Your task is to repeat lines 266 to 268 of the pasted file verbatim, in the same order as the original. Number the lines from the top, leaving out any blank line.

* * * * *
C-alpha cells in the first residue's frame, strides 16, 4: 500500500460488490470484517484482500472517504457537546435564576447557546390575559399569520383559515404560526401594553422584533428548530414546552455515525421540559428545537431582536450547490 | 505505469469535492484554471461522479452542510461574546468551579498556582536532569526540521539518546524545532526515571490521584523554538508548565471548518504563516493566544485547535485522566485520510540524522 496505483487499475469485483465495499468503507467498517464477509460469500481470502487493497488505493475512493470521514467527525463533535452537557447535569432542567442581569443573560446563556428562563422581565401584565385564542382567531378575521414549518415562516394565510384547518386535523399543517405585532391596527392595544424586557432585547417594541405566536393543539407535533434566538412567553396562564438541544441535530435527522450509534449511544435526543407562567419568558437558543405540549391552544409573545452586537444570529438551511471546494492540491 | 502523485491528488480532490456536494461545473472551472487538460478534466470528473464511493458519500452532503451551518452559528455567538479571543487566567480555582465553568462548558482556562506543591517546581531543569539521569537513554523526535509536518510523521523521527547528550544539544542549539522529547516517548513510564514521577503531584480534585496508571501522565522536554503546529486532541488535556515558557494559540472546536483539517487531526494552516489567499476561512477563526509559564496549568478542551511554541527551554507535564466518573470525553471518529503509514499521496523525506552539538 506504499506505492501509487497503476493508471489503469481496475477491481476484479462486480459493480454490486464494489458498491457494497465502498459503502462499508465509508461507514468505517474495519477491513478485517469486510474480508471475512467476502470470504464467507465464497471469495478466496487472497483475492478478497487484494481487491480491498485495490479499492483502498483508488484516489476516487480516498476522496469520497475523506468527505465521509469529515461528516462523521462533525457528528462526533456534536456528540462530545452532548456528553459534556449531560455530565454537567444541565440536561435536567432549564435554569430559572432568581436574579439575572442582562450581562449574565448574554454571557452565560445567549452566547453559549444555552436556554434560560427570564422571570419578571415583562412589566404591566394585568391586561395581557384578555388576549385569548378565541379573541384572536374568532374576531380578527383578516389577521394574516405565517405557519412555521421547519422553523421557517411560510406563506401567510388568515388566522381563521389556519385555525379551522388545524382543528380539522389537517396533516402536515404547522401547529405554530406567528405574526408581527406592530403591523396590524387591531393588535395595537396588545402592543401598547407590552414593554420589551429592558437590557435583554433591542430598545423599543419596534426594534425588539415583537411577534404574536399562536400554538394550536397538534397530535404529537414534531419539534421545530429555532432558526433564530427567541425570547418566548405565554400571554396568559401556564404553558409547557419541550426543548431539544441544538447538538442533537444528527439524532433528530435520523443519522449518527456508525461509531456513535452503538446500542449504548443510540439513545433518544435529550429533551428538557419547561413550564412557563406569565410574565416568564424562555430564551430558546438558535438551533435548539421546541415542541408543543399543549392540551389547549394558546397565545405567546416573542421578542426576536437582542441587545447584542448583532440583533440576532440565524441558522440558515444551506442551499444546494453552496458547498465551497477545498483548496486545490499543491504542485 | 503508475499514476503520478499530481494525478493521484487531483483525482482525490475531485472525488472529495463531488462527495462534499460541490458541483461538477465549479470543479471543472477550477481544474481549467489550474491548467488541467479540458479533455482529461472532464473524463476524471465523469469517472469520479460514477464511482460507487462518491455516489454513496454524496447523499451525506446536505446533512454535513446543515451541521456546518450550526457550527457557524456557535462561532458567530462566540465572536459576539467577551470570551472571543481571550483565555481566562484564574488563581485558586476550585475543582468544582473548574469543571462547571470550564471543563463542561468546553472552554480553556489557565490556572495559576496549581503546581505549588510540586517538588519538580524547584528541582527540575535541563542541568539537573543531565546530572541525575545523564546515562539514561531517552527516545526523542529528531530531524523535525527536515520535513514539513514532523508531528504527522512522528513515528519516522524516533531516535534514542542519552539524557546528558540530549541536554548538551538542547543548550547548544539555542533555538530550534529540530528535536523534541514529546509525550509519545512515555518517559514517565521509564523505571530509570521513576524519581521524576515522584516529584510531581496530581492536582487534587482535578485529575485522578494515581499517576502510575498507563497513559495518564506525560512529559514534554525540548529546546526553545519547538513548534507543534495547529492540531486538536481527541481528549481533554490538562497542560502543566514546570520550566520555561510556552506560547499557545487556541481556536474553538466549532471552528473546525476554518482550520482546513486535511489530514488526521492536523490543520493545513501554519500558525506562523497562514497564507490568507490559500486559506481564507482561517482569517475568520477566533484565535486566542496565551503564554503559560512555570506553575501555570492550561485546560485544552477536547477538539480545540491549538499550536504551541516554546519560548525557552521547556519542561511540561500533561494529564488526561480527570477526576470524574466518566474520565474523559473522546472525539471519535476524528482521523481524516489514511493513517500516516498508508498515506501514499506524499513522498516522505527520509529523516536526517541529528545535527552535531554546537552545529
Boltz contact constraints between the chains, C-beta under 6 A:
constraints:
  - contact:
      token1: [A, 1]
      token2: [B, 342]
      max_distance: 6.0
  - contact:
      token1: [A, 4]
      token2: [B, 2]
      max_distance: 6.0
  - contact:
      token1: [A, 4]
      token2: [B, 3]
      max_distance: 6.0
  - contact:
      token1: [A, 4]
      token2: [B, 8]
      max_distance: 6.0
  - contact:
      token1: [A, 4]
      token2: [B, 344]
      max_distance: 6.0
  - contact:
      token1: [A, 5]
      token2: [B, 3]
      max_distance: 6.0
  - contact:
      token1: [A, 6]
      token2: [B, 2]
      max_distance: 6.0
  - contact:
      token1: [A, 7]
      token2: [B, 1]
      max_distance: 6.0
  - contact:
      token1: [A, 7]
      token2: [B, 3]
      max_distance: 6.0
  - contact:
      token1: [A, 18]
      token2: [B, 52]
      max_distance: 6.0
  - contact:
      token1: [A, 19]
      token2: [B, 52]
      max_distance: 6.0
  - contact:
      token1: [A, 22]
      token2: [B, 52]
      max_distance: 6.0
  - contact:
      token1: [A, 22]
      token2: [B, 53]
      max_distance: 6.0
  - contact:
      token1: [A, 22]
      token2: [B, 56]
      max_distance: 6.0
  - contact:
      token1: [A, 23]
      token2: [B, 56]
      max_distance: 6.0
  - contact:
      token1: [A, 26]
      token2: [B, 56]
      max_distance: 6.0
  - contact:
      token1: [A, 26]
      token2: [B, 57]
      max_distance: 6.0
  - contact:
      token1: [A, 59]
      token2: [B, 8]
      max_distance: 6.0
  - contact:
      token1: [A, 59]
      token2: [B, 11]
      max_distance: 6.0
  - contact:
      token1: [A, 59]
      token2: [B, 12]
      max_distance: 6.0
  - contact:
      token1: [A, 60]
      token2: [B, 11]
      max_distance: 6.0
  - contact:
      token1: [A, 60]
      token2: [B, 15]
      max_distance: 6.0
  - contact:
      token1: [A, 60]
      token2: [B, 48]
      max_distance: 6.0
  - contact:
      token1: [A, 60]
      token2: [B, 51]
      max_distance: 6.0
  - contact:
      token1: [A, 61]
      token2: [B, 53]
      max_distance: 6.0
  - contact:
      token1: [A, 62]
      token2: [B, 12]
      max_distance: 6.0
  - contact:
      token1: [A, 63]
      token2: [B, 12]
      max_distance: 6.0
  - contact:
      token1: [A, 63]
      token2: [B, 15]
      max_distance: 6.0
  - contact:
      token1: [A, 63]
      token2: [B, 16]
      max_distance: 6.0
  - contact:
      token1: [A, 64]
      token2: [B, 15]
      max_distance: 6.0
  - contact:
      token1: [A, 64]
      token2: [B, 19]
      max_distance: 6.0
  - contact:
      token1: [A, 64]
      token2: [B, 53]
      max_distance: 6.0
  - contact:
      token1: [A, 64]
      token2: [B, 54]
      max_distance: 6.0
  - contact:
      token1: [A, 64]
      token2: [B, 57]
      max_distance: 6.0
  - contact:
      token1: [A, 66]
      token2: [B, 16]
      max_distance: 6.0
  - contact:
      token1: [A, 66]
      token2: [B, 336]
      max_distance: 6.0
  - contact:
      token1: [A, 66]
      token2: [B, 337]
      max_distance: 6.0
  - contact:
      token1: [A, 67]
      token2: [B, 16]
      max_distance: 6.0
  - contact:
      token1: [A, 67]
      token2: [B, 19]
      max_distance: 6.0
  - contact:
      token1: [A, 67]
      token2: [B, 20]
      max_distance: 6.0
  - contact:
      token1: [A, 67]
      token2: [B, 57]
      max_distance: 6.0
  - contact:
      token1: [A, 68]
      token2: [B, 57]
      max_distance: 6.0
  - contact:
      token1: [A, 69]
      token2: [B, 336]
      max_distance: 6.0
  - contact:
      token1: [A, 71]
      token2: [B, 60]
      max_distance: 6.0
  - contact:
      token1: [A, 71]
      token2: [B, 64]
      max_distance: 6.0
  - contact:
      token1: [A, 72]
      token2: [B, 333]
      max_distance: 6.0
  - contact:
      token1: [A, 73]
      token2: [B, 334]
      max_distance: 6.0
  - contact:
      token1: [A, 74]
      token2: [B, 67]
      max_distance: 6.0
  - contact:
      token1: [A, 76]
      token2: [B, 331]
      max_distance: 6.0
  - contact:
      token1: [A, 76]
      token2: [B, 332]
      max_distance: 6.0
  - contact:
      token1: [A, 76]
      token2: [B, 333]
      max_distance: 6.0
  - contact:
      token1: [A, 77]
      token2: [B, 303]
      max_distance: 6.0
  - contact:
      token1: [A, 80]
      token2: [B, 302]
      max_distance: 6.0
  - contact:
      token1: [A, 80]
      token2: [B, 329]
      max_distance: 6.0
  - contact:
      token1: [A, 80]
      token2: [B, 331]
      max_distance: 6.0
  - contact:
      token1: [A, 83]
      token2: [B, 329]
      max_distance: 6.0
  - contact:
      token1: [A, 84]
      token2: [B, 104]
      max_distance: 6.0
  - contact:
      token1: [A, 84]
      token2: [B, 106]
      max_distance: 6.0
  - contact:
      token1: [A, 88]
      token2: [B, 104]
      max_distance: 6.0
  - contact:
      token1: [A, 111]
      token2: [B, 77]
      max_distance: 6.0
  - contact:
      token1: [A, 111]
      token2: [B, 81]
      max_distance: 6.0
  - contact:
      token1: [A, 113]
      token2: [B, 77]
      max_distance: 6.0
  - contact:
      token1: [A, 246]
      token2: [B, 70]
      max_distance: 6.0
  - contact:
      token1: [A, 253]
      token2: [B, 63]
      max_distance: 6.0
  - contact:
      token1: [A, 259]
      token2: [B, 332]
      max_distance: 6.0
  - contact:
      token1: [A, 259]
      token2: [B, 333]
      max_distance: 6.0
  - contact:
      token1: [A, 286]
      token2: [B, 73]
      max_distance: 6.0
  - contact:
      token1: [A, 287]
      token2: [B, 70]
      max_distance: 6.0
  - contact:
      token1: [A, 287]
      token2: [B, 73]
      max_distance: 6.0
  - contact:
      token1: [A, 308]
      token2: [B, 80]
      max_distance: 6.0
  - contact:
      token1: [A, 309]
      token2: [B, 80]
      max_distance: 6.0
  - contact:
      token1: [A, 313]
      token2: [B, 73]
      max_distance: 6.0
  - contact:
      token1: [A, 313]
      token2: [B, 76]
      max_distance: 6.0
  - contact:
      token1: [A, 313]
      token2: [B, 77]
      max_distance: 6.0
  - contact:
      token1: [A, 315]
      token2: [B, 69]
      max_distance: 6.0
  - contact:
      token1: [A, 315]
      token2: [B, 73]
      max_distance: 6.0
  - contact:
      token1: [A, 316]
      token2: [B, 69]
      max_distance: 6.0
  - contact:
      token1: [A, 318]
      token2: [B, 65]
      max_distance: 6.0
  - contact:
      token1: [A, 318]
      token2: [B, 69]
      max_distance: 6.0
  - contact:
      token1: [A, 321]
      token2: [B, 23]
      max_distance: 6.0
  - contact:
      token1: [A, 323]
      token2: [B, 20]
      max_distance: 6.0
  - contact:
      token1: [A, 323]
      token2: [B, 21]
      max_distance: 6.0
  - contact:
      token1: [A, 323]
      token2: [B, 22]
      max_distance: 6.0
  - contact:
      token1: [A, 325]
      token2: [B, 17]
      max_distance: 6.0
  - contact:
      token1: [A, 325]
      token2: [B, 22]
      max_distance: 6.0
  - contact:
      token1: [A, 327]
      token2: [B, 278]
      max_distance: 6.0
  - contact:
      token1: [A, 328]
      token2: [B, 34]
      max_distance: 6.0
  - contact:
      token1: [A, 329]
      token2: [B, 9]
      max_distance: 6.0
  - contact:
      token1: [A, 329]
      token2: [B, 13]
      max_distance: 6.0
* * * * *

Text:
      token2: [B, 333]
      max_distance: 6.0
  - contact: